For this American Civil Rights worksheet, students respond to 40 multiple choice questions about the important events and people of the movement.
Eleventh graders listen to a song and read the lyrics and discuss what patriotism means to them. After viewing pictures of important patriots throughout history, they describe their contribution to society. They write in their journals to end the lesson.
In this holiday worksheet, students find the words that are associated with Black History Month and the answers are found at the bottom of the page.
Learners consider the plight of African Americans in post-Reconstruction America. In this African American history lesson, students discover the visions of African American leaders Booker T. Washington, W. E. B. Du Bois, and Marcus Garvey.  Learners research the views of contemporary African American leaders and examine the history of race relations in the United States.
In this language arts worksheet, students match famous peoples name with different NFL teams. They choose the name that would feel at home on the team. There are 22 questions with an answer key.
Students research the 1067 Newark riots and examine photographs of the riots for clues as to when they were taken and what was going on. They view different historical perspectives on the riots and then write dialogues based on the different perspectives discussed in the article.
Art can express acts of injustice and move society to action. Upper graders analyze contemporary art relating to specific moments in history. They discuss propaganda, anarchy, sociology, and violence as activism. After researching and discussing singular violent acts in the name of social justice, they create a piece that responds to current events.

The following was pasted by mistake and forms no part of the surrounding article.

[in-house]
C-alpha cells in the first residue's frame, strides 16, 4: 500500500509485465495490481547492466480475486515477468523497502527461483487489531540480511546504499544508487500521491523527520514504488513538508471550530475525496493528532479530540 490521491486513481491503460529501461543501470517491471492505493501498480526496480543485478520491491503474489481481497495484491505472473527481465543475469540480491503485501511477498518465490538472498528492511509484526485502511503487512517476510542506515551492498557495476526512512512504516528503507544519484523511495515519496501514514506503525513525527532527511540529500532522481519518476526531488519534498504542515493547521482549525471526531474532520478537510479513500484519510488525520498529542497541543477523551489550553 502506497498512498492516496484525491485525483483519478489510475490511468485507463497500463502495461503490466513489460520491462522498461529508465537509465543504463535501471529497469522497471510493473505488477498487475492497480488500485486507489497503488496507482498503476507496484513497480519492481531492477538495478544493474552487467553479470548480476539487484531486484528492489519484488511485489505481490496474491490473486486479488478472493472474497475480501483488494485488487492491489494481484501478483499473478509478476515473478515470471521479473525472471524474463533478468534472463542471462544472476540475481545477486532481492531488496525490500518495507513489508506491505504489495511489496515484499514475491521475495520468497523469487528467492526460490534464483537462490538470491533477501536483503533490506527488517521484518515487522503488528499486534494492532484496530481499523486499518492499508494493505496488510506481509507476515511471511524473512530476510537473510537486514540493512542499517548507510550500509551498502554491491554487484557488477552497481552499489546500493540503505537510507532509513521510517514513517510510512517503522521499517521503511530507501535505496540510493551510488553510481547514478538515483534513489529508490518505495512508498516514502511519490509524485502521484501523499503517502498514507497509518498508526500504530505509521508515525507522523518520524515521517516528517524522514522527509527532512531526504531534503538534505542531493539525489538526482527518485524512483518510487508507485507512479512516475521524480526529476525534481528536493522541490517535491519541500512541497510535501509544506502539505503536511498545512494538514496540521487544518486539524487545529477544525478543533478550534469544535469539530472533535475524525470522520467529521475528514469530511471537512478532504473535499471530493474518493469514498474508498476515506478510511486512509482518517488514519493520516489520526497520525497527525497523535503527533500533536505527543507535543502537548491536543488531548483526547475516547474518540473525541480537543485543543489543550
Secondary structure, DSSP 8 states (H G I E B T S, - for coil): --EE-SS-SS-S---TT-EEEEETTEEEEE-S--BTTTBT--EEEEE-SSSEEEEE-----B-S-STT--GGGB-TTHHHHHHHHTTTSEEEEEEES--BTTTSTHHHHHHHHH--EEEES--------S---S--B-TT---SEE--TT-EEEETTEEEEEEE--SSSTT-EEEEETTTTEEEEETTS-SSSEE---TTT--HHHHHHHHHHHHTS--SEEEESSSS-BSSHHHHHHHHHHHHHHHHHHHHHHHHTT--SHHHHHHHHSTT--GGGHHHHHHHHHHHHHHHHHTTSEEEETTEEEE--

Students research and profile figures in American civil rights such as Rosa Parks, from 1955-68, to create commemorative posters.
Students create a painting that clearly exemplifies the use of primary pigments to make secondary pigments. They demonstrate the distinction between value and saturation. They explain the affect of adjacent colors on each other and discuss Wright's use of color in The Blacksmith's Shop.
Students view various pieces of art and sculptures which demonstrates people who are marginalized and invisible. While viewing the art, they are read excerpts of different pieces of literature in which they determine why the author or artists wrote or created for what purpose. To end the lesson, they choose one group in America they feel has been invisible and create their own piece of art.
Students explore African-American students literature as an integral building block in empowering all students to a better awareness when reading and writing. They use as a productive Social Studies tool for overall understanding of the culture.
Students listen to excerpts from a narrative from Michael McCarty. In this civil rights movement instructional activity, students read the autobiography selections and discuss the effects of racism in society, and personal character skills, like standing up for what you believe in. Students can use this instructional activity as an introduction to personal narratives or researching civil rights.